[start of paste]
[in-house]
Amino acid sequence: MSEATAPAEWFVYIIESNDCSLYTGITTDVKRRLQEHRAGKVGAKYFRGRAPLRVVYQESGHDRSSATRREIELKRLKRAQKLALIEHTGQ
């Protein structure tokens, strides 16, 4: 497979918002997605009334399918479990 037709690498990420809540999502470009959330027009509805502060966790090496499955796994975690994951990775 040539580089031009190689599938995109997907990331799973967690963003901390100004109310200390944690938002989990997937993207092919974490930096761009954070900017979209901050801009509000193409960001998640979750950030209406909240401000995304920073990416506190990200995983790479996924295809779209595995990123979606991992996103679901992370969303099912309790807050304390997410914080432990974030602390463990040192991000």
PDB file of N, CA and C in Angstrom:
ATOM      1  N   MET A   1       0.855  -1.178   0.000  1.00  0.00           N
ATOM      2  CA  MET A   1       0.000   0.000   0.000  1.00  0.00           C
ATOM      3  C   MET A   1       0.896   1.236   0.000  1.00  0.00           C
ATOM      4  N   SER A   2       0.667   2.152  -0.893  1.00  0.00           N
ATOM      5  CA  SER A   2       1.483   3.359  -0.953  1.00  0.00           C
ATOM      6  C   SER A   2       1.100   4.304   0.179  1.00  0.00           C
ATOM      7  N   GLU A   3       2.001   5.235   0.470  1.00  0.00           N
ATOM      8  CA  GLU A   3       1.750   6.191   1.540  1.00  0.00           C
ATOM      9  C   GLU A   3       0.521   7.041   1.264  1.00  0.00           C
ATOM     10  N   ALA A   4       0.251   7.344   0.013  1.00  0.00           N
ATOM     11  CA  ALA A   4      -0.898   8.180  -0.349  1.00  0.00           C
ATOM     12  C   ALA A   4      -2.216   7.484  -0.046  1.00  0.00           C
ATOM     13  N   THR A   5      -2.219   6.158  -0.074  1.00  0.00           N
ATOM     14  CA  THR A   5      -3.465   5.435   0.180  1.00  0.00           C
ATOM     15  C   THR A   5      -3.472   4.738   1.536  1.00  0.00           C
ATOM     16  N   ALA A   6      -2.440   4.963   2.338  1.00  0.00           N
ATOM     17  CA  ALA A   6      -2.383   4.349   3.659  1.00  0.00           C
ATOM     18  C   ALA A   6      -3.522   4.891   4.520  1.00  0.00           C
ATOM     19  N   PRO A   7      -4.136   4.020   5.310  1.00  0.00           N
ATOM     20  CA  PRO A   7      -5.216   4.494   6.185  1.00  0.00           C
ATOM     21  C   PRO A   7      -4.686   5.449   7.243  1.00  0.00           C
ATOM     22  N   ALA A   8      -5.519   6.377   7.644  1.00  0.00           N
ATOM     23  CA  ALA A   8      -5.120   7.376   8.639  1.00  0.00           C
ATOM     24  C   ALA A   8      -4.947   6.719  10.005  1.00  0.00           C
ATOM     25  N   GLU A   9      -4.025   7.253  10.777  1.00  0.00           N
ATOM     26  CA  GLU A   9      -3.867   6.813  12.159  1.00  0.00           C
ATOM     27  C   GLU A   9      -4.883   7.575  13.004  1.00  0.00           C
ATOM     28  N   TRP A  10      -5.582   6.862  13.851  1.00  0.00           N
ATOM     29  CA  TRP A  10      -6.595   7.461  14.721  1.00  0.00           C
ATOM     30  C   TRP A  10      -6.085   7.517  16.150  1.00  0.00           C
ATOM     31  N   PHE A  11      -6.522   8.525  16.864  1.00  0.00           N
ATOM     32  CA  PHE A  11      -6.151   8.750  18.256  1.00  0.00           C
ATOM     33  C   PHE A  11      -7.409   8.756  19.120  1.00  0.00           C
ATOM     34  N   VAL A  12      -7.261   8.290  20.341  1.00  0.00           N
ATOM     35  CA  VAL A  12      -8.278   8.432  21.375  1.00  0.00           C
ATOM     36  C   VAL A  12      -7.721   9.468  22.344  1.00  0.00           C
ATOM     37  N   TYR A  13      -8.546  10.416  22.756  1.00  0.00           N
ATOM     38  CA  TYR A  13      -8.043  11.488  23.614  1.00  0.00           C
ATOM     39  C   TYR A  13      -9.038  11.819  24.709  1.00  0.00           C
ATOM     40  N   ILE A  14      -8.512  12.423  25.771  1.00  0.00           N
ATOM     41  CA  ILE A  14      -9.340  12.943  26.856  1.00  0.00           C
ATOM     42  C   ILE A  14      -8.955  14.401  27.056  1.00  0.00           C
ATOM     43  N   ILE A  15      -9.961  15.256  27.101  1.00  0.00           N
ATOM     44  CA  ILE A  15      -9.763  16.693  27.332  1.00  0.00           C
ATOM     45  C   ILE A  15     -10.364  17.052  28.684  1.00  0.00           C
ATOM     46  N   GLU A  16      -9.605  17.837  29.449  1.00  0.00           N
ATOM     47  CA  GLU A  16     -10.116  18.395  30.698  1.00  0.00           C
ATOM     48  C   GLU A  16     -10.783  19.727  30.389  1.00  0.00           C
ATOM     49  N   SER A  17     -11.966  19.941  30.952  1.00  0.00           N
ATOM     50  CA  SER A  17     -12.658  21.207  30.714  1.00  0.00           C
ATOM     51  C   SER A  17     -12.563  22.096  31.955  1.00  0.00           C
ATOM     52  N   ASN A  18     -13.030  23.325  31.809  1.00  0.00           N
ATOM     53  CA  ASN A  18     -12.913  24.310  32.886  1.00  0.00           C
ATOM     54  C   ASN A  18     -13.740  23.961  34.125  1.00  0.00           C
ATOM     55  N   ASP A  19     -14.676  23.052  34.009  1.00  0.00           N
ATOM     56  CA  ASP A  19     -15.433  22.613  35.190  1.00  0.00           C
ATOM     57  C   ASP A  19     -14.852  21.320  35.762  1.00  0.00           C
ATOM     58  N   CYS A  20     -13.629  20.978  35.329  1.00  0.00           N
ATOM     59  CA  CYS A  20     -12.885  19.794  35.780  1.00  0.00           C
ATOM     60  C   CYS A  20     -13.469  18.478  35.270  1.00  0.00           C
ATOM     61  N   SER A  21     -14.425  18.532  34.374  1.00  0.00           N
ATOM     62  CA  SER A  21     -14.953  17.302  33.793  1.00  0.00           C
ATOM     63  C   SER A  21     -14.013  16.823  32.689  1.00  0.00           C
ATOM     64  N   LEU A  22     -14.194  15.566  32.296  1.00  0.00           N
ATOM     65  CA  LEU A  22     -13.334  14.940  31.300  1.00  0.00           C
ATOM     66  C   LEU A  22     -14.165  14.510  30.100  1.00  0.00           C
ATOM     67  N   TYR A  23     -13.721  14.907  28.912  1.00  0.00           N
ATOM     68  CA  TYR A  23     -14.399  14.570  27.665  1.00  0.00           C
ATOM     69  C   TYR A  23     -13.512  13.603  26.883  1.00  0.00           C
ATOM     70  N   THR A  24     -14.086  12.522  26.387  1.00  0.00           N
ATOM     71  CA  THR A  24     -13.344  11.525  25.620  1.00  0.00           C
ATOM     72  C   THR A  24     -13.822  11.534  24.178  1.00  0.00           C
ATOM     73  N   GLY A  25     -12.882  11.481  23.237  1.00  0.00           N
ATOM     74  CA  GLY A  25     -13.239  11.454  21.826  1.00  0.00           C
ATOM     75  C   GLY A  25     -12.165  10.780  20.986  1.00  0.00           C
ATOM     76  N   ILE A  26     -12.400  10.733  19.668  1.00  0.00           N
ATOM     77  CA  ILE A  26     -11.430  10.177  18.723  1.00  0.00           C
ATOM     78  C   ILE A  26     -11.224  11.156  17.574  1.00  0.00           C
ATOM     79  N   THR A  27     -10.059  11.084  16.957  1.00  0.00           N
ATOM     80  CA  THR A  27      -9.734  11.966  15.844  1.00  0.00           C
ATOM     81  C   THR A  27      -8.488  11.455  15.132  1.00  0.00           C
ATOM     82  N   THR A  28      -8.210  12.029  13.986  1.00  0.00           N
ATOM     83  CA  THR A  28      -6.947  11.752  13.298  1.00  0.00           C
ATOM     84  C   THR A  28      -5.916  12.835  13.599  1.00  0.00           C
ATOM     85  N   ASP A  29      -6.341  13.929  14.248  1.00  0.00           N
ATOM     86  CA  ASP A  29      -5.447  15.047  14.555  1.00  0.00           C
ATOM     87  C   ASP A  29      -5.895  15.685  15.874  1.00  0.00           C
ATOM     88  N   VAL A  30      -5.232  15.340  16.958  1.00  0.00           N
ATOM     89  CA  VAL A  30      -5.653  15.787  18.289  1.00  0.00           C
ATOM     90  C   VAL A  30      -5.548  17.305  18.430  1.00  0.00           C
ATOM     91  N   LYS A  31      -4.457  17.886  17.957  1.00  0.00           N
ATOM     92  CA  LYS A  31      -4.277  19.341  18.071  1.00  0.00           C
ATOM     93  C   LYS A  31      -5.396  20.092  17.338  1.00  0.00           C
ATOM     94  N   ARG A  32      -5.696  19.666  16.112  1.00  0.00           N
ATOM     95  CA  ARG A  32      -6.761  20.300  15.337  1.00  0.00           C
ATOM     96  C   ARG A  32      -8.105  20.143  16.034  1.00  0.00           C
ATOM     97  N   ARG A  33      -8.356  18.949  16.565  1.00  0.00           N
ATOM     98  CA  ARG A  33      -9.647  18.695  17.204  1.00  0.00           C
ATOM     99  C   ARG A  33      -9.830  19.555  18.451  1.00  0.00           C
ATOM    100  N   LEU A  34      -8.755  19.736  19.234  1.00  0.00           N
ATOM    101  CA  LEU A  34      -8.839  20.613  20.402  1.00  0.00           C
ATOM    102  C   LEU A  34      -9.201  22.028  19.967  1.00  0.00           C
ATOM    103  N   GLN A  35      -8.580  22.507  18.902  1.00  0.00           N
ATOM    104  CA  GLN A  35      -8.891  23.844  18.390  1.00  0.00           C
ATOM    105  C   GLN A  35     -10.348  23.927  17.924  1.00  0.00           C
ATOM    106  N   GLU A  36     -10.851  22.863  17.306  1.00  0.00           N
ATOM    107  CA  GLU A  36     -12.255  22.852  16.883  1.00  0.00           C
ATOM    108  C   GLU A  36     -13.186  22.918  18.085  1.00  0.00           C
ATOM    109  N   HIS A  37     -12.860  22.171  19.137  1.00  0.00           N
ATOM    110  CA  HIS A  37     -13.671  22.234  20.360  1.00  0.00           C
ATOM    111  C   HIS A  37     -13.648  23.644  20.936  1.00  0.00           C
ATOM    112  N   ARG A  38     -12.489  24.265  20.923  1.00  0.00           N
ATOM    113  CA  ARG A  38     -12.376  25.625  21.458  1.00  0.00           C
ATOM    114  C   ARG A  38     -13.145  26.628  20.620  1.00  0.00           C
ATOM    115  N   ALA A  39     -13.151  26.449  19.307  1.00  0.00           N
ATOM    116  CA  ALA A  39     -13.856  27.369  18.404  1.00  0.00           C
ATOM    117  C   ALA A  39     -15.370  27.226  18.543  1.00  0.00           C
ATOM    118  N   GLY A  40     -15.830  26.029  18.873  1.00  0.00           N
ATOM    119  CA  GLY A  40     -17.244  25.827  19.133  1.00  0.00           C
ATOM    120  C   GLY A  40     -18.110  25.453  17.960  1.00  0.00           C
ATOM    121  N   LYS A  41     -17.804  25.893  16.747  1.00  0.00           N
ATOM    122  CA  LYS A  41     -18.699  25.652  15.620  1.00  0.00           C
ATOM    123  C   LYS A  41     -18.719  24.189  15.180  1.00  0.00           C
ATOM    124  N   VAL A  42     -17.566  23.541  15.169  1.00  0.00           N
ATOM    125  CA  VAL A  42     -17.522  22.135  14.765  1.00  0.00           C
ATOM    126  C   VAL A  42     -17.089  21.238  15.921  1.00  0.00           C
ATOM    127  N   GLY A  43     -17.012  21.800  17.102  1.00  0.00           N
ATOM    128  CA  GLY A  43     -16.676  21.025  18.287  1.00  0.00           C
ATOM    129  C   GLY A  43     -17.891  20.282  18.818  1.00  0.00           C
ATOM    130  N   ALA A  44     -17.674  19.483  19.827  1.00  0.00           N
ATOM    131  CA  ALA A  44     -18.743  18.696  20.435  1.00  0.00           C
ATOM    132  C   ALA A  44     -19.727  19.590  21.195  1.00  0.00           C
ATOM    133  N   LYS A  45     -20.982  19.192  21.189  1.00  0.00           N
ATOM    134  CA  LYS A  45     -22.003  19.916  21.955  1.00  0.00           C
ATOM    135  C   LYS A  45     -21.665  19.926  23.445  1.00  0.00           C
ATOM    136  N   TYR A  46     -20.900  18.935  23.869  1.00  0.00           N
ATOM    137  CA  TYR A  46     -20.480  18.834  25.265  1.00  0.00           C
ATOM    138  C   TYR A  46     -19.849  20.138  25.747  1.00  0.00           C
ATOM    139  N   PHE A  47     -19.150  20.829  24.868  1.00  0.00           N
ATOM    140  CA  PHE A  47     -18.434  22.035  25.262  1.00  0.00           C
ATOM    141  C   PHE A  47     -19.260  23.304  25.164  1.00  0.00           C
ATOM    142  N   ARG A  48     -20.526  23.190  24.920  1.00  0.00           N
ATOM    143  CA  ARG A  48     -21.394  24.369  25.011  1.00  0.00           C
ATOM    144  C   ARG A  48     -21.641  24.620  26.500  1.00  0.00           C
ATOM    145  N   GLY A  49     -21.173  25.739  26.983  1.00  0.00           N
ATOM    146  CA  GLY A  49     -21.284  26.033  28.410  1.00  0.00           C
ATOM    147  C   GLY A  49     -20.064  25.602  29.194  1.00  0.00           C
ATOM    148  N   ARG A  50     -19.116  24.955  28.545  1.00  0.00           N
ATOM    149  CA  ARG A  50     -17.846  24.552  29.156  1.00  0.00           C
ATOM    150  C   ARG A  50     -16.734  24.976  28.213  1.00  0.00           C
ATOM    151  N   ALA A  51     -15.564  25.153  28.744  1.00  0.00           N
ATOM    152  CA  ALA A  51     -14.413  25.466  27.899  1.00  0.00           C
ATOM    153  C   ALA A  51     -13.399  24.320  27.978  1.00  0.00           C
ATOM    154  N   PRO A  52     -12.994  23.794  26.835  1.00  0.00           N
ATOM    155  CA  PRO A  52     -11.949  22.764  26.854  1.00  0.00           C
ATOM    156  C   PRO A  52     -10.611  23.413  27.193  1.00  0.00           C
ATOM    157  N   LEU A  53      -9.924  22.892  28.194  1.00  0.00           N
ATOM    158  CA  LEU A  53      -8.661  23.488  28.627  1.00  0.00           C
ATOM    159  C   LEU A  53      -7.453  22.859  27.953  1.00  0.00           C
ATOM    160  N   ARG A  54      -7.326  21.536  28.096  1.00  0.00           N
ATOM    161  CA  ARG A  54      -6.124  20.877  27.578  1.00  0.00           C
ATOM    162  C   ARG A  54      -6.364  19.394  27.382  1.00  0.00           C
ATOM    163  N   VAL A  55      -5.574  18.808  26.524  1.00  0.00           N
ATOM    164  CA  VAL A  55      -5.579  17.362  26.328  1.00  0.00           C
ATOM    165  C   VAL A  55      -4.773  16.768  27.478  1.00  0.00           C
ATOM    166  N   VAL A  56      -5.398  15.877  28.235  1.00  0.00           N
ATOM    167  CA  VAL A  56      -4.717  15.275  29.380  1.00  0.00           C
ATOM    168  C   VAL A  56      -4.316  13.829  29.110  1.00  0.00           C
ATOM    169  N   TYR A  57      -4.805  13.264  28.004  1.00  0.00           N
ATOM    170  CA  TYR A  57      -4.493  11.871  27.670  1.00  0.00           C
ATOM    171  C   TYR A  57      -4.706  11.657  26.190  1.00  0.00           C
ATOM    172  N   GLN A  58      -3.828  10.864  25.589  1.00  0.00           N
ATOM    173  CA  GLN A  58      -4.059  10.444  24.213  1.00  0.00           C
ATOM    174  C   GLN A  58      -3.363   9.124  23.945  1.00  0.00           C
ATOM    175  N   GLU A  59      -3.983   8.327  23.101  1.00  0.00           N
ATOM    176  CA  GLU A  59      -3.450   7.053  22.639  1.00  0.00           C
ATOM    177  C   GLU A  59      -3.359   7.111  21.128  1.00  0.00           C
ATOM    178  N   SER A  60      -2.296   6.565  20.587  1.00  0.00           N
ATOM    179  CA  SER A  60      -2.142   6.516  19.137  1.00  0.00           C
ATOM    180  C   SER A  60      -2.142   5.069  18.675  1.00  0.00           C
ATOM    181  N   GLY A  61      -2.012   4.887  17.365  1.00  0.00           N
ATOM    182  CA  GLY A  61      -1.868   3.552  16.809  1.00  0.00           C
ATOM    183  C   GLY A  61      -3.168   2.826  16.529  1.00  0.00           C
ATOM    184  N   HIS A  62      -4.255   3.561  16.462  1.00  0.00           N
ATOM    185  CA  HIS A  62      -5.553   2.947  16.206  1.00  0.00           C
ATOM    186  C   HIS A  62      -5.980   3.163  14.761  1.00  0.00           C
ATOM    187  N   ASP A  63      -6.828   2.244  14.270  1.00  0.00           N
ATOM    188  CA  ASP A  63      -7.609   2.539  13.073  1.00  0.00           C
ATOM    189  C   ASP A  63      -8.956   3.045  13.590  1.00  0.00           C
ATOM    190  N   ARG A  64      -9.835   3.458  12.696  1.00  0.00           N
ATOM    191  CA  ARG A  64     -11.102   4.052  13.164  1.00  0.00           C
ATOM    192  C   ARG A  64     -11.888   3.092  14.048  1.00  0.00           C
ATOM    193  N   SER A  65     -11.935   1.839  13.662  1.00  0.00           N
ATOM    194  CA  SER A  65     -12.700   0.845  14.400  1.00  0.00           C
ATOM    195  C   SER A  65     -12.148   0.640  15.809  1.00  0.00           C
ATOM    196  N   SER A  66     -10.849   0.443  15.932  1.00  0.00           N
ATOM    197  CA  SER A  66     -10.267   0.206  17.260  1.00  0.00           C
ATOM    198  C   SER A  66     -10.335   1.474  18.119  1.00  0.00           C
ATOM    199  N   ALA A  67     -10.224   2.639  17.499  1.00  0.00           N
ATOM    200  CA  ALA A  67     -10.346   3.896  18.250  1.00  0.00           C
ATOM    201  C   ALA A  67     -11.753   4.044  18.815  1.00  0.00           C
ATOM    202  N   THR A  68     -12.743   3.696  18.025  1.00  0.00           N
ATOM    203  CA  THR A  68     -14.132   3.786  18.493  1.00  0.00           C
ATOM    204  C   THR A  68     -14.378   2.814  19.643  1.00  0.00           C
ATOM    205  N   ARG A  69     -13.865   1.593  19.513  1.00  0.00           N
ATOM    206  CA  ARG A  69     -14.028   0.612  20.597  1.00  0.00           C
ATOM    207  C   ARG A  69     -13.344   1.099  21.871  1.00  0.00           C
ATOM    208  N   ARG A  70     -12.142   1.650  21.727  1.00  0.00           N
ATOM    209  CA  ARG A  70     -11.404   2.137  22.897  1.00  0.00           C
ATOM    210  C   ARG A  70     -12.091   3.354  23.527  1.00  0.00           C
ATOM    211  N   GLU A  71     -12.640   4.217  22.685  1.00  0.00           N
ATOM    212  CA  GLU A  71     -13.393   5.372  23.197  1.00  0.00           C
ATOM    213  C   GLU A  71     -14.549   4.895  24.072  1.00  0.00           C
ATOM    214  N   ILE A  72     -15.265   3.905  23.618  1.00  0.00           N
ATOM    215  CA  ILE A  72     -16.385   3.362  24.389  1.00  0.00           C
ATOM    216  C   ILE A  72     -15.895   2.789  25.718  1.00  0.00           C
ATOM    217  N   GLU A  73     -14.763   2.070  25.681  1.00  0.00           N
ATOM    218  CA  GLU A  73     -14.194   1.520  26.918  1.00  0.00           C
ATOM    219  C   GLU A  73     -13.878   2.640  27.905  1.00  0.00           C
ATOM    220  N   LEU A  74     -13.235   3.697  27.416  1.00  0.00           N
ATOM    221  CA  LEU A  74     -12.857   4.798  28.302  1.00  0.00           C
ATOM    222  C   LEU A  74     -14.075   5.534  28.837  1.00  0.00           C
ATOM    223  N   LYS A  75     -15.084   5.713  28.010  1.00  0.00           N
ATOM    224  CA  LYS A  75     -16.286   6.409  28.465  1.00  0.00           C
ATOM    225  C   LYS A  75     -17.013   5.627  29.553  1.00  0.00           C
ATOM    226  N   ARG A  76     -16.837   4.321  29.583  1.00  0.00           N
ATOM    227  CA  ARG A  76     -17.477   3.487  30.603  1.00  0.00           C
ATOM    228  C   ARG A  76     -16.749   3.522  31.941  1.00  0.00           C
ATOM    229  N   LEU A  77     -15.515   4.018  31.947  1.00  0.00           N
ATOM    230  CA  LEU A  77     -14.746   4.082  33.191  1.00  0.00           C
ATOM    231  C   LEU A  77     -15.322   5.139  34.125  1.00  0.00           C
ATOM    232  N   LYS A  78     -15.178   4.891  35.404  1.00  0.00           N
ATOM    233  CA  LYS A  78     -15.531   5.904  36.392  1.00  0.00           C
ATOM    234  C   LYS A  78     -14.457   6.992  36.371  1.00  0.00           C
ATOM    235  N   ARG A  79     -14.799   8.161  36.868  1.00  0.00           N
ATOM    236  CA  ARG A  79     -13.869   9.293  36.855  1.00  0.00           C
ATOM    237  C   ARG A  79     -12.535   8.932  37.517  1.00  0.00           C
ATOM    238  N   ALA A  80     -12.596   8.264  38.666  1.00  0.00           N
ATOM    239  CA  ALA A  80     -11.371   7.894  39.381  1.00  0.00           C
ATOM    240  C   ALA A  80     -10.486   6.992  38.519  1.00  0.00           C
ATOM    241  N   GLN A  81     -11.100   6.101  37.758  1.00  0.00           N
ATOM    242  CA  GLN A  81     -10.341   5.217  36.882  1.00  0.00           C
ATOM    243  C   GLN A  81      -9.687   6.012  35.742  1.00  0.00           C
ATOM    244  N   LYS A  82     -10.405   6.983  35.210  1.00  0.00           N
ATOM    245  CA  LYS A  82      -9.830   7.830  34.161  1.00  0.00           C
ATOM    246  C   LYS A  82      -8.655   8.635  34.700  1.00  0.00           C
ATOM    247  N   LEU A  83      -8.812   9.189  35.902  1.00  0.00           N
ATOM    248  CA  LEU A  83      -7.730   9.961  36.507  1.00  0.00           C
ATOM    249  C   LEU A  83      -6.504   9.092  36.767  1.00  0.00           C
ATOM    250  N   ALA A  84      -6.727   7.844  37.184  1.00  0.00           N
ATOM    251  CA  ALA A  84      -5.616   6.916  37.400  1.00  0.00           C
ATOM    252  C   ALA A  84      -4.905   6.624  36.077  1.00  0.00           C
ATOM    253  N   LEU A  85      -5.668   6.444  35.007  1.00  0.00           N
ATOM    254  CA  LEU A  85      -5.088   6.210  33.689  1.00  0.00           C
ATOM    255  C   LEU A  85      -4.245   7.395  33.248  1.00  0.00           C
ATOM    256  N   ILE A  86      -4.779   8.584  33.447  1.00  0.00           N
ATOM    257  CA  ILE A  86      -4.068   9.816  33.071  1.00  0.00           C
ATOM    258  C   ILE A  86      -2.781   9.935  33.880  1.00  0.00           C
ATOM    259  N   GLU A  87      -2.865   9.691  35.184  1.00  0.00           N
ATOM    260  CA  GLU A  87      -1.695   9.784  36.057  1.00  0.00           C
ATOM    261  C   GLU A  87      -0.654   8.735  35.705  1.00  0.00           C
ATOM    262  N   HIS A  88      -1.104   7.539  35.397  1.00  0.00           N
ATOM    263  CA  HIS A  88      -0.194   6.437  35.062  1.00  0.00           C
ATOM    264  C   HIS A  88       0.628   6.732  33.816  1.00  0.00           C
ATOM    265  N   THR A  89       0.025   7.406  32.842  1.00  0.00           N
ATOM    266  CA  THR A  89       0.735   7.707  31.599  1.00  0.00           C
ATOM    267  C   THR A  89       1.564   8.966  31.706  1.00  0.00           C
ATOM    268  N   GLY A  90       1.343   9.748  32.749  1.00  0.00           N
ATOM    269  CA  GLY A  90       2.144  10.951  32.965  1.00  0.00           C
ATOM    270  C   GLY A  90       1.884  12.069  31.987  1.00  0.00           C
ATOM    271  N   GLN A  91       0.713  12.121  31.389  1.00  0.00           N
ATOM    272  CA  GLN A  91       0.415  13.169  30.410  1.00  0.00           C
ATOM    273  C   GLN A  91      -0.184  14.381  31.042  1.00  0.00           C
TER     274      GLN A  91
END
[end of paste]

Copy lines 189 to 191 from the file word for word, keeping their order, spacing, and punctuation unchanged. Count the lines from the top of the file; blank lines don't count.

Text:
ATOM    185  CA  HIS A  62      -5.553   2.947  16.206  1.00  0.00           C
ATOM    186  C   HIS A  62      -5.980   3.163  14.761  1.00  0.00           C
ATOM    187  N   ASP A  63      -6.828   2.244  14.270  1.00  0.00           N